- Which organizations may accept charitable contributions. Not all exempt organizations are eligible to receive tax-deductible charitable contributions. Organizations that are eligible to receive deductible contributions include most charities described in section 501(c)(3) of the Internal Revenue Code and, in some circumstances, fraternal organizations described in section 501(c)(8) or section 501(c)(10), cemetery companies described in section 501(c)(13), volunteer fire departments described in section 501(c)(4), and veterans organizations described in section 501(c)(4) or 501(c)(19).
- Requirement for organizations not able to accept deductible contributions. If an exempt organization is ineligible to receive tax-deductible contributions, it must disclose that fact when soliciting contributions.
- How to report inappropriate activities by an exempt organization. If you believe that the activities or operations of a tax-exempt organization are inconsistent with its tax-exempt status, you may file a complaint with the Exempt Organizations Examination Division by completing Form 13909, Tax-Exempt Organization Complaint (Referral) Form. The complaint should contain all relevant facts concerning the alleged violation of tax law. Form 13909 is available at IRS.gov or by calling 800-TAX-FORM (800-829-3676).
The Taxpayer Advocate Service is an independent organization within the Internal Revenue Service whose employees assist taxpayers who are experiencing economic harm, who are seeking help in resolving problems with the IRS, or who believe that an IRS system or procedure is not working as it should. Here are seven things every taxpayer should know about TAS.
- TAS is your voice at the IRS.
- TAS service is free, confidential, and tailored to meet your needs.
- You may be eligible for TAS help if you’ve tried to resolve your tax problem through normal IRS channels and have gotten nowhere, or you think an IRS procedure just isn’t working as it should.
- TAS helps taxpayers whose problems are causing financial difficulty or significant cost, including the cost of professional representation. This includes businesses as well as individuals.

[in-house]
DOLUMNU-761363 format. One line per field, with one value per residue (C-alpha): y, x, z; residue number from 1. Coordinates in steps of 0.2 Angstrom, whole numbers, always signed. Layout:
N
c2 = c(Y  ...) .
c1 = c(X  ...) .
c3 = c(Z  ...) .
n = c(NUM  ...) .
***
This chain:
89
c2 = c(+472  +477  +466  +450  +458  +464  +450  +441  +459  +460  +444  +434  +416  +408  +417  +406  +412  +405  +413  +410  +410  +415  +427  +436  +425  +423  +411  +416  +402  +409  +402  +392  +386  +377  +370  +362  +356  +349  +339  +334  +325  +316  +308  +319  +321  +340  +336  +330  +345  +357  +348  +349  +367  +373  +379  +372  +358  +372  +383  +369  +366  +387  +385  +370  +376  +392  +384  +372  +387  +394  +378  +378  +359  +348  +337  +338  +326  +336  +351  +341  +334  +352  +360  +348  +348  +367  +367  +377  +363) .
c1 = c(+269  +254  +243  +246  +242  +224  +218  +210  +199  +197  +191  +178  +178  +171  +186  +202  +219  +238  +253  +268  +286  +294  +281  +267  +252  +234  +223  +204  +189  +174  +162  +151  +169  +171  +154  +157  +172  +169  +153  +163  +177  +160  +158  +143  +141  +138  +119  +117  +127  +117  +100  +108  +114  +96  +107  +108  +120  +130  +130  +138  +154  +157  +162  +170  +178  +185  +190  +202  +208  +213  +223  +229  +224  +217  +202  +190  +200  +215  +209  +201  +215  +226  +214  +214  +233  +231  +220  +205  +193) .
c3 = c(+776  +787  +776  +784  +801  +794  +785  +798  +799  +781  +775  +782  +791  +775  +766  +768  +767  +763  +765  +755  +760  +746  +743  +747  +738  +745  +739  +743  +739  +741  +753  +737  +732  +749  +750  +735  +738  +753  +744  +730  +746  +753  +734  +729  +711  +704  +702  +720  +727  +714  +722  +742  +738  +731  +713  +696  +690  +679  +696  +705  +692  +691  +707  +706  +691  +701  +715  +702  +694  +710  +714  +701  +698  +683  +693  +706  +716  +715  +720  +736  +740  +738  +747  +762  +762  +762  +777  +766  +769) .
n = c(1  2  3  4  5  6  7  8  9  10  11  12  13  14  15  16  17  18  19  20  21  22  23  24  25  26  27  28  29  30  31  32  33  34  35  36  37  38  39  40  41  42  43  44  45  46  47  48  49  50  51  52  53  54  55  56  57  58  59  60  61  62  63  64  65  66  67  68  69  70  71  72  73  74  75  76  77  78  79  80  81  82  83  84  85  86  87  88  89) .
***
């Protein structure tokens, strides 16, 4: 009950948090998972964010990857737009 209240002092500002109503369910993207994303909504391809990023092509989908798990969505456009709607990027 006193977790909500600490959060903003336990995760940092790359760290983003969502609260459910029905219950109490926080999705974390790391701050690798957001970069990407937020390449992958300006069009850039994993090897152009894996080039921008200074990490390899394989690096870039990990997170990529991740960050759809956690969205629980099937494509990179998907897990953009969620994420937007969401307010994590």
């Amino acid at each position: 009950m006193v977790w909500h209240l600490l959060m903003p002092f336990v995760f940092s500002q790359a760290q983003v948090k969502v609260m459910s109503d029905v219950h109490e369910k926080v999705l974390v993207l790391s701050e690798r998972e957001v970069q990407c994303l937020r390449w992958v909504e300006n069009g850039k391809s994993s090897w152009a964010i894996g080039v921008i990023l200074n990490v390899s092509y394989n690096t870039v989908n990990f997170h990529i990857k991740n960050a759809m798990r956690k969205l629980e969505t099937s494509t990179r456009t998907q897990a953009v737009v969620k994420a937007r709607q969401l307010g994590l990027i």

- TAS employees know the IRS and how to navigate it. They will listen to your problem, help you understand what needs to be done to resolve it, and stay with you every step of the way until your problem is resolved.
- TAS has at least one local taxpayer advocate in each state, the District of Columbia, and Puerto Rico. You can call your local advocate, whose number is in your phone book, in Pub. 1546, Taxpayer Advocate Service — Your Voice at the IRS, and at www.irs.gov/advocate. You can also call our toll-free number at 1-877-777-4778 or TTY/TDD 1-800-829-4059.
- You can learn about your rights and responsibilities as a taxpayer by visiting the TAS online tax toolkit at www.taxtoolkit.irs.gov. You can also check out the TAS YouTube channel at www.youtube.com/tasnta.
Did you pay someone to care for a child, spouse, or dependent last year? If so, you may be able to claim the Child and Dependent Care Credit on your federal income tax return. Below are the top 10 things the IRS wants you to know about claiming a credit for child and dependent care expenses.
- The care must have been provided for one or more qualifying persons. A qualifying person is your dependent child age 12 or younger when the care was provided. Additionally, your spouse and certain other individuals who are physically or mentally incapable of self-care may also be qualifying persons. You must identify each qualifying person on your tax return.
- The care must have been provided so you – and your spouse if you are married filing jointly – could work or look for work.
- You – and your spouse if you are married filing jointly – must have earned income from wages, salaries, tips, other taxable employee compensation or net earnings from self-employment. One spouse may be considered as having earned income if they were a full-time student or they were physically or mentally unable to care for themselves.